Traffic congestion costs the U.S. economy 121 billion a year, mostly due to lost productivity, and produces about 25 billion kilograms of carbon dioxide emissions, Carnegie Mellon University professor of robotics Stephen Smith told the audience at a White House Frontiers Conference last week. In urban areas, drivers spend 40 percent of their time idling in traffic, he added. The next step is to have traffic signals talk to cars. Pittsburgh is the test bed for Uber's self-driving cars, and Smith's work on AI-enhanced traffic signals that talk with self-driving cars is paving the way for the ultimately fluid and efficient autonomous intersections.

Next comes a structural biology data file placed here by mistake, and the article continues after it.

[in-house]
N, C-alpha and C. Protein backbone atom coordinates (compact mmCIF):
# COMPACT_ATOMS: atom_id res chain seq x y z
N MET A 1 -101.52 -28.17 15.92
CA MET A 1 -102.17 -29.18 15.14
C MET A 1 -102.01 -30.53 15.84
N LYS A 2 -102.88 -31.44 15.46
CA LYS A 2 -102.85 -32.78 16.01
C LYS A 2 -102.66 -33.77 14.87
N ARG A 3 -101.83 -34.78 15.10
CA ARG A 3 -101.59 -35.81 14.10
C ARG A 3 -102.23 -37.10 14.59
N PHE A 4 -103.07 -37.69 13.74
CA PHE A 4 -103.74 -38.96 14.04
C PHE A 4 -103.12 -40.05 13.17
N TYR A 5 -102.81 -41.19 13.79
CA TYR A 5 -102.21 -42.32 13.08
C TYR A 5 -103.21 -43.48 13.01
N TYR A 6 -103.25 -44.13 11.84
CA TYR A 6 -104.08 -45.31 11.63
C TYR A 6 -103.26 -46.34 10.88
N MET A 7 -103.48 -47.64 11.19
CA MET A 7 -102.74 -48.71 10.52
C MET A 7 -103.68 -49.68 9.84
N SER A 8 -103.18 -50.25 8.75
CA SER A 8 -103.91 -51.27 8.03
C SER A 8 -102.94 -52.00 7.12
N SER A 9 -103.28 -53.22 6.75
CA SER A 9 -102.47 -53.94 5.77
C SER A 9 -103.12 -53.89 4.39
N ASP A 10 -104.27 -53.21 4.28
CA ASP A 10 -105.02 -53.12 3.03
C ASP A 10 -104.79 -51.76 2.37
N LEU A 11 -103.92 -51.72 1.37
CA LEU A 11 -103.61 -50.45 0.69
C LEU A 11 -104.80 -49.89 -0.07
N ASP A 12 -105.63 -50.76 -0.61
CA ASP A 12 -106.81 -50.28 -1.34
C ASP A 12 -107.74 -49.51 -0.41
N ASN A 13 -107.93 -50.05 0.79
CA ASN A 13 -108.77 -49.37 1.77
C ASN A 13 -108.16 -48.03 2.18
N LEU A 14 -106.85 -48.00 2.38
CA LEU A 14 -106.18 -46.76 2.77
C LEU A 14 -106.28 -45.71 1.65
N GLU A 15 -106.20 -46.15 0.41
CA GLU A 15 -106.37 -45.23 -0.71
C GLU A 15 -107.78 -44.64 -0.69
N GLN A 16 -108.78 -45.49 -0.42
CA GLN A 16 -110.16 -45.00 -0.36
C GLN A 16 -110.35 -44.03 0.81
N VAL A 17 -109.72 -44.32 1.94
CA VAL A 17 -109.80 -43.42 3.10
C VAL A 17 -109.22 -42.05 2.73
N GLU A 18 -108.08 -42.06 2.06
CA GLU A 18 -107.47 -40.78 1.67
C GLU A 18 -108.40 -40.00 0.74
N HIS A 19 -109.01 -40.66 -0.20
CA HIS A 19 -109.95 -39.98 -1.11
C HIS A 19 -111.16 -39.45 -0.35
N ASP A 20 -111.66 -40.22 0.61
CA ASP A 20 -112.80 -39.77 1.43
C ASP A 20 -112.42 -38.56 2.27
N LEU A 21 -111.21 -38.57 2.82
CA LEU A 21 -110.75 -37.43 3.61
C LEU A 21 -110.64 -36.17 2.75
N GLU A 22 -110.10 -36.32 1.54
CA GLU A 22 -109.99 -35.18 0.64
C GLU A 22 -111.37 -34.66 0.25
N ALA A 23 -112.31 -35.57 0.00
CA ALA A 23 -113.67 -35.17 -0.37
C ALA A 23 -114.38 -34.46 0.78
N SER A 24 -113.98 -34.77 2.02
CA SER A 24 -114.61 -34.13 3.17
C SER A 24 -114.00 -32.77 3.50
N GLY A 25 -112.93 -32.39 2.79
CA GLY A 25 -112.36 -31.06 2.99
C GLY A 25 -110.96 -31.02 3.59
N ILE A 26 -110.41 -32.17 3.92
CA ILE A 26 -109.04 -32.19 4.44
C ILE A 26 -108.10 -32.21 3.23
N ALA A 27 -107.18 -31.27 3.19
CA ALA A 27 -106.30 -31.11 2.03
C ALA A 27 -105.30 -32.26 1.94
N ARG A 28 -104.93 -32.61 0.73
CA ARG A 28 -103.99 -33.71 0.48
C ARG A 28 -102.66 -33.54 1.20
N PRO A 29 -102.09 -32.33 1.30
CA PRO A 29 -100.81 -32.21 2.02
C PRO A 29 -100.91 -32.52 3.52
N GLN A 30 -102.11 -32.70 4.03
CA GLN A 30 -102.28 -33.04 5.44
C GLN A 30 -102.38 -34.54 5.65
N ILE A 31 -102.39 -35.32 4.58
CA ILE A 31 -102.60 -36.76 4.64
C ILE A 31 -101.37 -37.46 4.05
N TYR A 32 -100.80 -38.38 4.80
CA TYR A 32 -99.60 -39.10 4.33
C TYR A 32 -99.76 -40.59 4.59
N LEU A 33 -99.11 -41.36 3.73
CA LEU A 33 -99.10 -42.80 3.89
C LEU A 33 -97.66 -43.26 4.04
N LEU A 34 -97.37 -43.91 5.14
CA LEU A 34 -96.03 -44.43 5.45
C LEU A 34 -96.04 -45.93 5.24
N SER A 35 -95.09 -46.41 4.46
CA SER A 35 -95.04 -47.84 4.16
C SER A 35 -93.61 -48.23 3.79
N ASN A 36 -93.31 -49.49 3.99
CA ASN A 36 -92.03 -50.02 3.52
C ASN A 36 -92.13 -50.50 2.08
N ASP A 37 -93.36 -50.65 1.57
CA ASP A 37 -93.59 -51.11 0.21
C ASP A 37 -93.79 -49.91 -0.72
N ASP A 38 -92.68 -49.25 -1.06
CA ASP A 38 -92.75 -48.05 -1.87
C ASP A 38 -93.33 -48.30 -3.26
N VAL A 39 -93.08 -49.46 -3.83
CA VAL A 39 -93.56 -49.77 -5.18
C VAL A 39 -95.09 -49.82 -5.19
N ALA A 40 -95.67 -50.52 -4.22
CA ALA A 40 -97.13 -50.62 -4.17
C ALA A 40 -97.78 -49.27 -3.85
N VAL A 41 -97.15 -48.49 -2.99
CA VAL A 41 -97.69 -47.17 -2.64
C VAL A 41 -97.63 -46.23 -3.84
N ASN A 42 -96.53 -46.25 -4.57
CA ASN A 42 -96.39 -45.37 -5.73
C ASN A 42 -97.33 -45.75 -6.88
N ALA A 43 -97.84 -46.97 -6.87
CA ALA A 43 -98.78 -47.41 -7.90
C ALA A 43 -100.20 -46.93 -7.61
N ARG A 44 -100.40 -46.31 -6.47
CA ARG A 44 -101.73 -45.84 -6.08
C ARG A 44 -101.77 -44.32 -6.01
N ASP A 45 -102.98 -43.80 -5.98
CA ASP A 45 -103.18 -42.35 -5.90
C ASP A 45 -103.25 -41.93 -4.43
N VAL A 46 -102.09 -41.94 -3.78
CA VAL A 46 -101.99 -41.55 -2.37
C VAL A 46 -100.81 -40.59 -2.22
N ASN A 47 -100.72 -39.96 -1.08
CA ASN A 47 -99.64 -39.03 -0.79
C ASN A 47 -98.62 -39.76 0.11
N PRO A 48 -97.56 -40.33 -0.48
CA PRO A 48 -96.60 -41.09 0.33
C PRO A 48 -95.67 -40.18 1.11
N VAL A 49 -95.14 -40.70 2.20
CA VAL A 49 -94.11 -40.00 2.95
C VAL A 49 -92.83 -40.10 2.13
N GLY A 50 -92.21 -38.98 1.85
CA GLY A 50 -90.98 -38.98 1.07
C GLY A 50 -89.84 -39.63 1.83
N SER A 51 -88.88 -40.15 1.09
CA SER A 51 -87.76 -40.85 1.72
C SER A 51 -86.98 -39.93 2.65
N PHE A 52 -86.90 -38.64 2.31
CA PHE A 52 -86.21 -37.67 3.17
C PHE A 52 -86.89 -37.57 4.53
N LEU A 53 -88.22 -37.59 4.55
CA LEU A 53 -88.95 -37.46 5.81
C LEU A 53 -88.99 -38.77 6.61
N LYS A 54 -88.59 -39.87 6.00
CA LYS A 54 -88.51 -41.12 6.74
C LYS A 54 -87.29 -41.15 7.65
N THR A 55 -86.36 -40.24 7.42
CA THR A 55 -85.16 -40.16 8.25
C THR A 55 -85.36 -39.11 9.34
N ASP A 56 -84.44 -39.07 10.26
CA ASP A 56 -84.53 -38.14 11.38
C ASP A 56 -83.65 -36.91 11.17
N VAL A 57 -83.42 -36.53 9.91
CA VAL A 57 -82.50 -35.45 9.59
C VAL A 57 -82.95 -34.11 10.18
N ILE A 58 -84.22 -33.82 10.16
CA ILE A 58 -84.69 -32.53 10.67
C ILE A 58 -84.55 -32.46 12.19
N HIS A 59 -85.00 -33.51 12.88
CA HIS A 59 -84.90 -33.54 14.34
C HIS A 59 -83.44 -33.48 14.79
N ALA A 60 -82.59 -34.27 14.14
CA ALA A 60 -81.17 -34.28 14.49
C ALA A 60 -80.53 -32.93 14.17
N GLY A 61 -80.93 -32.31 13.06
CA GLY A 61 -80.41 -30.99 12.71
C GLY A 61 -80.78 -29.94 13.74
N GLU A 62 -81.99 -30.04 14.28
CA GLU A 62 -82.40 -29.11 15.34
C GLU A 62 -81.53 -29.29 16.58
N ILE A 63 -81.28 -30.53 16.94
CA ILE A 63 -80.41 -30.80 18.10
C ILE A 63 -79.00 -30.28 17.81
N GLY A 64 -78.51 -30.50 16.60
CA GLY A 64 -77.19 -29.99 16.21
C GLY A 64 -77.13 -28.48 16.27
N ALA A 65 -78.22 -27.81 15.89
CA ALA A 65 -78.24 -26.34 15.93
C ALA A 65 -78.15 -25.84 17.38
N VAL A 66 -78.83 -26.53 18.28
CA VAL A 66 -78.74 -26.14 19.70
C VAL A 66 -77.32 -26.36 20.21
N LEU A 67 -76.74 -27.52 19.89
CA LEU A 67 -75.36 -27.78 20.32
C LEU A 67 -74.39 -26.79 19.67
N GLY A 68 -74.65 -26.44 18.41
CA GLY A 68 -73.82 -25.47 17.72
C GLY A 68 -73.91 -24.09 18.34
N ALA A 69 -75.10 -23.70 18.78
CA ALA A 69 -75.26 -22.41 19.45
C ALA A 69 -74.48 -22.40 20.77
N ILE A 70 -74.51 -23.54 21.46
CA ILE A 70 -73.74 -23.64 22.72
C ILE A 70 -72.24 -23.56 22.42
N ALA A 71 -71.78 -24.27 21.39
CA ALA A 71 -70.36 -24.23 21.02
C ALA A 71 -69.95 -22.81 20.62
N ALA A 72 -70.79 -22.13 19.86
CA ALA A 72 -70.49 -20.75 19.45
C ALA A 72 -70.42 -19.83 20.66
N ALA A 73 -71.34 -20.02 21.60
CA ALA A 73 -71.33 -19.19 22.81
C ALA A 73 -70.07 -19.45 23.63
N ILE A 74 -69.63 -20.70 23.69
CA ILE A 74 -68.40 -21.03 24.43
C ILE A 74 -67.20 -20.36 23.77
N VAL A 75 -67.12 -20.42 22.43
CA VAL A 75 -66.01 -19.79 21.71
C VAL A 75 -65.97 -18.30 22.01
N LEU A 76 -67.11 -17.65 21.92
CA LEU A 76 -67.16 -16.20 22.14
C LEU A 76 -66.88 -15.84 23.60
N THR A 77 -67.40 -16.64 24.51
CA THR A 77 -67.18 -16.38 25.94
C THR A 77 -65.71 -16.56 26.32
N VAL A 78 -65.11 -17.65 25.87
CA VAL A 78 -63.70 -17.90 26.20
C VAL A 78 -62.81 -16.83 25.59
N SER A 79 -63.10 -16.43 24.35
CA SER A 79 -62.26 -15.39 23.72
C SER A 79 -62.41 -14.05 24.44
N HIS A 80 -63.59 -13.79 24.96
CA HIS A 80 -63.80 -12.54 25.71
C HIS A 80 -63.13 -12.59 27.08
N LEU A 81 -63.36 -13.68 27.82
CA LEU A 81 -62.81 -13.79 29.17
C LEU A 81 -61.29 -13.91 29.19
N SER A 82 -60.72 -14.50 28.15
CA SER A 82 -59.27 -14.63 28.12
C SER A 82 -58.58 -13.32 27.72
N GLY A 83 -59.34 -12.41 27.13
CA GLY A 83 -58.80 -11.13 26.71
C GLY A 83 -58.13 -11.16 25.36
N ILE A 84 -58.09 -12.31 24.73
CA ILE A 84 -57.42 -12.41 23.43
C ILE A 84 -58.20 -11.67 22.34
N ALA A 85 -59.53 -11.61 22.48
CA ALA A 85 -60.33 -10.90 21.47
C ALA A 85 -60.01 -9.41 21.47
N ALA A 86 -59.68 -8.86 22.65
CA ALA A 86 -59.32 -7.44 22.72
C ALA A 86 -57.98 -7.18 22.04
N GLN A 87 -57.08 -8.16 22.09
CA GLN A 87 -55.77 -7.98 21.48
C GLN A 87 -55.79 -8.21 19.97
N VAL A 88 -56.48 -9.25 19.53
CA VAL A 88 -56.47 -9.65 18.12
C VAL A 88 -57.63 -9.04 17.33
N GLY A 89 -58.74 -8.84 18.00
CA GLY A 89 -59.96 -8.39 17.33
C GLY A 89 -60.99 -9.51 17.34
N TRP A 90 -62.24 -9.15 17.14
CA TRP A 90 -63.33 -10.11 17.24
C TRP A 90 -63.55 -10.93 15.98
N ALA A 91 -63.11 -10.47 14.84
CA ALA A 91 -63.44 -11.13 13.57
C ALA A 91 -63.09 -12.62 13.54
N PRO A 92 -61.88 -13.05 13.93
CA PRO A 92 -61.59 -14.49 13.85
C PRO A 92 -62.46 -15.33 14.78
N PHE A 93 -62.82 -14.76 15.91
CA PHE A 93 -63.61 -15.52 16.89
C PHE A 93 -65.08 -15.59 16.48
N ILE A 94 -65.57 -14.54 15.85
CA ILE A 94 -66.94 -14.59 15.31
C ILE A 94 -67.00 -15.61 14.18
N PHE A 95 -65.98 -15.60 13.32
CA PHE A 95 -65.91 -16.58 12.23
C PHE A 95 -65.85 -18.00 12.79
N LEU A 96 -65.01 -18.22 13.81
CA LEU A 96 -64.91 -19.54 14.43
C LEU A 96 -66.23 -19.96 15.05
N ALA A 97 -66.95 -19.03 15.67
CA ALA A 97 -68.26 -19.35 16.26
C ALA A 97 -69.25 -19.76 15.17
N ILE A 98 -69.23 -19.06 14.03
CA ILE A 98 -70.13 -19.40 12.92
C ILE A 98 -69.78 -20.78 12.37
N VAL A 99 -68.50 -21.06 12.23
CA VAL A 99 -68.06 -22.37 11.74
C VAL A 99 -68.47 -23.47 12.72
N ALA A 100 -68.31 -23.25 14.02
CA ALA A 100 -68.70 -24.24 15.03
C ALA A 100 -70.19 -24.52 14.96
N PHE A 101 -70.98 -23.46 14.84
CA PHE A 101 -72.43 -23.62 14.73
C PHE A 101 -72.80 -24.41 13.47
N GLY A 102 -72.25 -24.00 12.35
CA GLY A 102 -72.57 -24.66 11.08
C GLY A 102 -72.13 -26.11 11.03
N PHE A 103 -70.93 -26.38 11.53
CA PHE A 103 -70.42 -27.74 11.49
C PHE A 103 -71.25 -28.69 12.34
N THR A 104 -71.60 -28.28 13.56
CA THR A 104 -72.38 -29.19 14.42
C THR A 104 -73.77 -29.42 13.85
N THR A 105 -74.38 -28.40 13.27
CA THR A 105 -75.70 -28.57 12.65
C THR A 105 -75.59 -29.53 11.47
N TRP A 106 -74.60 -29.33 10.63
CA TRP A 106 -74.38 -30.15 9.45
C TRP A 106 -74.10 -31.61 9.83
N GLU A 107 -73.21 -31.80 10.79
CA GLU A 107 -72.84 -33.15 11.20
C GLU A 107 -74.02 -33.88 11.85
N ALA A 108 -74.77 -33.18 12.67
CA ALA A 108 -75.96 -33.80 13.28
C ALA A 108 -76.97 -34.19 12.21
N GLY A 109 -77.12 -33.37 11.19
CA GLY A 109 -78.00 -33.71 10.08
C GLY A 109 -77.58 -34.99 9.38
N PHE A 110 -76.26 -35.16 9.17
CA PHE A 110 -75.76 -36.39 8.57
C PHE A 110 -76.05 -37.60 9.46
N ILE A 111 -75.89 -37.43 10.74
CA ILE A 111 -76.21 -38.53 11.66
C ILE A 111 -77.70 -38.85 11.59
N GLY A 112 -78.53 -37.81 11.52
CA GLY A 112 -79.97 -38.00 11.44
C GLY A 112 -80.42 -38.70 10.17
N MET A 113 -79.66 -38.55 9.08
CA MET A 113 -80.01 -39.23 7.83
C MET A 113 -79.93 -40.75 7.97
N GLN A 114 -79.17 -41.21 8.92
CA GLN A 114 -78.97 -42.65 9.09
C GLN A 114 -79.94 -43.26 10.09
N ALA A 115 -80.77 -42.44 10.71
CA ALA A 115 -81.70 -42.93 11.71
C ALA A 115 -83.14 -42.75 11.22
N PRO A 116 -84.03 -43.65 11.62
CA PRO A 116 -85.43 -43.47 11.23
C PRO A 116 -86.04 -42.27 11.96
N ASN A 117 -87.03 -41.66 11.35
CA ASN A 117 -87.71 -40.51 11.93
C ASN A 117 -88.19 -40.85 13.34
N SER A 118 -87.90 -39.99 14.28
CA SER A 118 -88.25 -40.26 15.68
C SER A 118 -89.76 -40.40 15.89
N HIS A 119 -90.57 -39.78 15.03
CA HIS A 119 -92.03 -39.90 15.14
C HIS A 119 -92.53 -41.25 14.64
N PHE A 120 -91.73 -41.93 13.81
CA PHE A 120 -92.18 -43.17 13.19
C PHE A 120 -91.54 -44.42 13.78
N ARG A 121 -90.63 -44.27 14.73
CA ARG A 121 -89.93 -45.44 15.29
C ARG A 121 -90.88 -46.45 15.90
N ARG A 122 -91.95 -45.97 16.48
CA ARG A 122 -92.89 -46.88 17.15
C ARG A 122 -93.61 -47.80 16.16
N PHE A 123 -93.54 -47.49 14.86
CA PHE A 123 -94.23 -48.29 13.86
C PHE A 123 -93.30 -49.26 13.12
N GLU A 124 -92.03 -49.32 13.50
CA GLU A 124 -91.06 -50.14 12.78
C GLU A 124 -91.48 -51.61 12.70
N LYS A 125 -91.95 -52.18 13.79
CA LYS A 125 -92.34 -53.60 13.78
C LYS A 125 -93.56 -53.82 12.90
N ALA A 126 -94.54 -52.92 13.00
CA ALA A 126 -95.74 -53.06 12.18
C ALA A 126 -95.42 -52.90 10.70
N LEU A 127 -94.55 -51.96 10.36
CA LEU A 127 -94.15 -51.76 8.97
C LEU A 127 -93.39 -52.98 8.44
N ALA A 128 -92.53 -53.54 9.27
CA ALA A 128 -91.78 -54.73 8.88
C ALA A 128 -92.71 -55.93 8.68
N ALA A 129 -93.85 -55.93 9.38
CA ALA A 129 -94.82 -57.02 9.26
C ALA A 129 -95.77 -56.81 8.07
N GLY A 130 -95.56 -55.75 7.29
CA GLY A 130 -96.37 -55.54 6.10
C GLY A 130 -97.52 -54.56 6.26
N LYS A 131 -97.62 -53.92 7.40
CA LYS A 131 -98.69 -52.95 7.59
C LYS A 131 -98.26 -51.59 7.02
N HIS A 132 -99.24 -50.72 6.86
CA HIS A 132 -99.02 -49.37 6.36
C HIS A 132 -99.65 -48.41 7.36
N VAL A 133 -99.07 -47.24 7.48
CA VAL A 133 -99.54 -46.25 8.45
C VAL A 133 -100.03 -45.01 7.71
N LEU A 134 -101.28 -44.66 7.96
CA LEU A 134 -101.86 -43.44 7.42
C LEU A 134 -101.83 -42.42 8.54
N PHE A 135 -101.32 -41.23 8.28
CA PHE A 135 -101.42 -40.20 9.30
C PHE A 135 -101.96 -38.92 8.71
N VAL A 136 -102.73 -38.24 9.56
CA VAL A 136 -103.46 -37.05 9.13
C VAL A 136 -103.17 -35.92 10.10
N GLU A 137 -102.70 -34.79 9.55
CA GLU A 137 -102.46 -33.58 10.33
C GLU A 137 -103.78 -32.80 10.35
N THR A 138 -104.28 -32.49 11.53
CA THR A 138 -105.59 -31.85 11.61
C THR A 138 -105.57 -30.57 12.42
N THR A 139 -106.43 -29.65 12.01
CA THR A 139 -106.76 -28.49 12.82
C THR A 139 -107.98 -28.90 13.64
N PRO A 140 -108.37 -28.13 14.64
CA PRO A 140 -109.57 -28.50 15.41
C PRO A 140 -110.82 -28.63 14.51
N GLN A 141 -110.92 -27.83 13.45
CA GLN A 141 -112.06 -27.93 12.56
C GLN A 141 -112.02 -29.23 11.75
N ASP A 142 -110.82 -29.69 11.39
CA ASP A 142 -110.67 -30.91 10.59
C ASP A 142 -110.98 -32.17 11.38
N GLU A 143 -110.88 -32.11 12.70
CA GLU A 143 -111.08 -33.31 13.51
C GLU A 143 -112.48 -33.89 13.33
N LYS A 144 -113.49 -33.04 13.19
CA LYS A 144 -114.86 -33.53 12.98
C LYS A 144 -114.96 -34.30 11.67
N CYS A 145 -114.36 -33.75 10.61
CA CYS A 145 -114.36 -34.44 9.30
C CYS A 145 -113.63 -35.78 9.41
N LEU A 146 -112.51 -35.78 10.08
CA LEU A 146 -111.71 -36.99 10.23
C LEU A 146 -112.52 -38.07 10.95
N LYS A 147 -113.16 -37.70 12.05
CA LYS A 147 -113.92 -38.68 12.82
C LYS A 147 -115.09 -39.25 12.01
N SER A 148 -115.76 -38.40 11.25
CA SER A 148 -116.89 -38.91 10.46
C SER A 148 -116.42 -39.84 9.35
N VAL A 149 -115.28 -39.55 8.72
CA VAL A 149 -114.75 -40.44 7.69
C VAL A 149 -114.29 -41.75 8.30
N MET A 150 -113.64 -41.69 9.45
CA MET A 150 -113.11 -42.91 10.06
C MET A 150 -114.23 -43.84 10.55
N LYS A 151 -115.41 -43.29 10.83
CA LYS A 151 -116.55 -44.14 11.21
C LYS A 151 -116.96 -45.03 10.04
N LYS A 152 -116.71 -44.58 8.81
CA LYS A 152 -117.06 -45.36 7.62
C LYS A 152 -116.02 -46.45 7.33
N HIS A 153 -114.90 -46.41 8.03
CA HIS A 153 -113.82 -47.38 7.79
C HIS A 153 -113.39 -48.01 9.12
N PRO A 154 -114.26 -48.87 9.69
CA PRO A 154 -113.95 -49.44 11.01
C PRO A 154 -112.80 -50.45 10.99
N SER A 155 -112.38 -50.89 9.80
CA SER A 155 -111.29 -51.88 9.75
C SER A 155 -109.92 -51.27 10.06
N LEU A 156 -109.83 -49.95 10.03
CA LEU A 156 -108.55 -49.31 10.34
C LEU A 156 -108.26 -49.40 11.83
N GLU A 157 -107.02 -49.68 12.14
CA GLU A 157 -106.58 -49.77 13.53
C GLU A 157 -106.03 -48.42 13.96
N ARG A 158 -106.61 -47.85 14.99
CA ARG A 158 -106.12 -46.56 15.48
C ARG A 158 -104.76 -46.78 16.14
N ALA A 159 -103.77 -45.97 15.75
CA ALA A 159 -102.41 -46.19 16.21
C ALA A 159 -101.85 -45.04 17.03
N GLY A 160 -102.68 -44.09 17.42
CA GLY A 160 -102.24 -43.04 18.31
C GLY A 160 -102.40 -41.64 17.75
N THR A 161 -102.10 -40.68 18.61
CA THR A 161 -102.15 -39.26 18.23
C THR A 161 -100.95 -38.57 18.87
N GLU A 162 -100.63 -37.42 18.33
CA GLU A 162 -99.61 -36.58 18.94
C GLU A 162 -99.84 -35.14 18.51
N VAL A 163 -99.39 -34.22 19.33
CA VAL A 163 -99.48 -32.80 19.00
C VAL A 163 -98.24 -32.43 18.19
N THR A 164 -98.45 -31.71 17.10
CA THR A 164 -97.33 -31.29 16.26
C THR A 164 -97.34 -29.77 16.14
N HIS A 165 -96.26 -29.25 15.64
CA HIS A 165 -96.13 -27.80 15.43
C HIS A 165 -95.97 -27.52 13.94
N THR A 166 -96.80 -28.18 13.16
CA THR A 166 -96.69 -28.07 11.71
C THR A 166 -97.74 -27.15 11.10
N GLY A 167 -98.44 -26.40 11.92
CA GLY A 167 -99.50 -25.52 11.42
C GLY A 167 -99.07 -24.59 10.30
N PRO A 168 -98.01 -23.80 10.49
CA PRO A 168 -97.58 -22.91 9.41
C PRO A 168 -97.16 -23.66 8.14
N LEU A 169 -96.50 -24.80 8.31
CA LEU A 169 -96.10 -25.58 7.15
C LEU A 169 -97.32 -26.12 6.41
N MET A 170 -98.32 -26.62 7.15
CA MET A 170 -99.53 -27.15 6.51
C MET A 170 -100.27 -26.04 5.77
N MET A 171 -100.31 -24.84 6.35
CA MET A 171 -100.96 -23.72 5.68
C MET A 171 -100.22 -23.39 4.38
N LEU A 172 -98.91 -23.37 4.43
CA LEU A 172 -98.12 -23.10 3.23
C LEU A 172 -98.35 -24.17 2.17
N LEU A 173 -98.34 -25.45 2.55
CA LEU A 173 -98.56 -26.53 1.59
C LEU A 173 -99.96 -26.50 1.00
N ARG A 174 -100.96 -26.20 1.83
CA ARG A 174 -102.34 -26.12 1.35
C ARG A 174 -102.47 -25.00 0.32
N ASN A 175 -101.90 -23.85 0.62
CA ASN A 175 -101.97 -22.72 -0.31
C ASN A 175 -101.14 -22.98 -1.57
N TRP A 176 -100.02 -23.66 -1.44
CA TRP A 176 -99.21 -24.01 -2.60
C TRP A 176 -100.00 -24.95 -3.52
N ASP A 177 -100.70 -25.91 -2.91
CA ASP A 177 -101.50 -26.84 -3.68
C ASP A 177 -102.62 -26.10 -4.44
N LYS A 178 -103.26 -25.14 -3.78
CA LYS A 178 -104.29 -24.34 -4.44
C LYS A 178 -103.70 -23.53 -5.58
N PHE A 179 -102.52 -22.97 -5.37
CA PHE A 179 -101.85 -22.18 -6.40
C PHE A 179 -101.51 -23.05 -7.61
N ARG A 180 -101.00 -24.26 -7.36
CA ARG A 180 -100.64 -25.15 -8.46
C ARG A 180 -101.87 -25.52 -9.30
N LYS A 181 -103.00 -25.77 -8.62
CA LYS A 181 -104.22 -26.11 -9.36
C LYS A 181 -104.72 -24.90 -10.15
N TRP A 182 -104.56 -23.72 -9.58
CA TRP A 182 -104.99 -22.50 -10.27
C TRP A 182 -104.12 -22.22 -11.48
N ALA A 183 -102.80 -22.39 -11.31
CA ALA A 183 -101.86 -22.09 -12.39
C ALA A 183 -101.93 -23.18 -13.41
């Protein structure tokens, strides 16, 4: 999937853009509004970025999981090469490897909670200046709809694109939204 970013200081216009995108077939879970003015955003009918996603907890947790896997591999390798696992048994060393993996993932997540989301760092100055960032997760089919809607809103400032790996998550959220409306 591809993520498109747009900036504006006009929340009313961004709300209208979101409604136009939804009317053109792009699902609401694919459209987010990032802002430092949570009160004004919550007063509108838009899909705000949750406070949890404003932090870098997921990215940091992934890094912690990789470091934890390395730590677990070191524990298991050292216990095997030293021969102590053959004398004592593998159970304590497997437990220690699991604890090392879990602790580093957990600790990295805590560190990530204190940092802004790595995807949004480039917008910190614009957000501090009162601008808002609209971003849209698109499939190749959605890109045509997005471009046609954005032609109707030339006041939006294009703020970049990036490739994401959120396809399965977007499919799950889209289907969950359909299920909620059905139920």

How artificial intelligence, machine learning can lessen breach risks


In 1996 the Health Insurance Portability and Accountability Act (HIPAA) was enacted. The Accountability portion of the law requires that healthcare providers protect the privacy of patient health information and includes security measures that must be followed. Provider success has been mixed and has recently come under intense scrutiny due to the number and size of reportable breaches of health information.